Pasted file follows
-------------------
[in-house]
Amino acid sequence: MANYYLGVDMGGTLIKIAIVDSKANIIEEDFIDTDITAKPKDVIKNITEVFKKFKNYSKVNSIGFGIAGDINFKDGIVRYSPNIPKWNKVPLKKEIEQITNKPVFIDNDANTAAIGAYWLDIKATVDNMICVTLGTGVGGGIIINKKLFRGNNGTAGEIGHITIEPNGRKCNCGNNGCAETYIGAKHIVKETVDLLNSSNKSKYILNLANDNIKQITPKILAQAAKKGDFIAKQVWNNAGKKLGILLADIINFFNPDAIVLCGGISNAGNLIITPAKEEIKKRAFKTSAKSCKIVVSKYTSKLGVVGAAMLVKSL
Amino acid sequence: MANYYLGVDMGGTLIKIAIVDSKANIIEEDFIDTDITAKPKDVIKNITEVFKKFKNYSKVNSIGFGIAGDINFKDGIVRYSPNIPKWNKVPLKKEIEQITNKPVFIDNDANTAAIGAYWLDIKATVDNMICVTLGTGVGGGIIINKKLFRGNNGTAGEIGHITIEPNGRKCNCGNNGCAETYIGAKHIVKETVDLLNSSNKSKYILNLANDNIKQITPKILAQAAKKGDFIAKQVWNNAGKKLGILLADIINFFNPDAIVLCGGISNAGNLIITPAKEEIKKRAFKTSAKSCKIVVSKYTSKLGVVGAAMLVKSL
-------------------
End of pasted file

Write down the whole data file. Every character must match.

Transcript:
[in-house]
Amino acid sequence: MANYYLGVDMGGTLIKIAIVDSKANIIEEDFIDTDITAKPKDVIKNITEVFKKFKNYSKVNSIGFGIAGDINFKDGIVRYSPNIPKWNKVPLKKEIEQITNKPVFIDNDANTAAIGAYWLDIKATVDNMICVTLGTGVGGGIIINKKLFRGNNGTAGEIGHITIEPNGRKCNCGNNGCAETYIGAKHIVKETVDLLNSSNKSKYILNLANDNIKQITPKILAQAAKKGDFIAKQVWNNAGKKLGILLADIINFFNPDAIVLCGGISNAGNLIITPAKEEIKKRAFKTSAKSCKIVVSKYTSKLGVVGAAMLVKSL
Amino acid sequence: MANYYLGVDMGGTLIKIAIVDSKANIIEEDFIDTDITAKPKDVIKNITEVFKKFKNYSKVNSIGFGIAGDINFKDGIVRYSPNIPKWNKVPLKKEIEQITNKPVFIDNDANTAAIGAYWLDIKATVDNMICVTLGTGVGGGIIINKKLFRGNNGTAGEIGHITIEPNGRKCNCGNNGCAETYIGAKHIVKETVDLLNSSNKSKYILNLANDNIKQITPKILAQAAKKGDFIAKQVWNNAGKKLGILLADIINFFNPDAIVLCGGISNAGNLIITPAKEEIKKRAFKTSAKSCKIVVSKYTSKLGVVGAAMLVKSL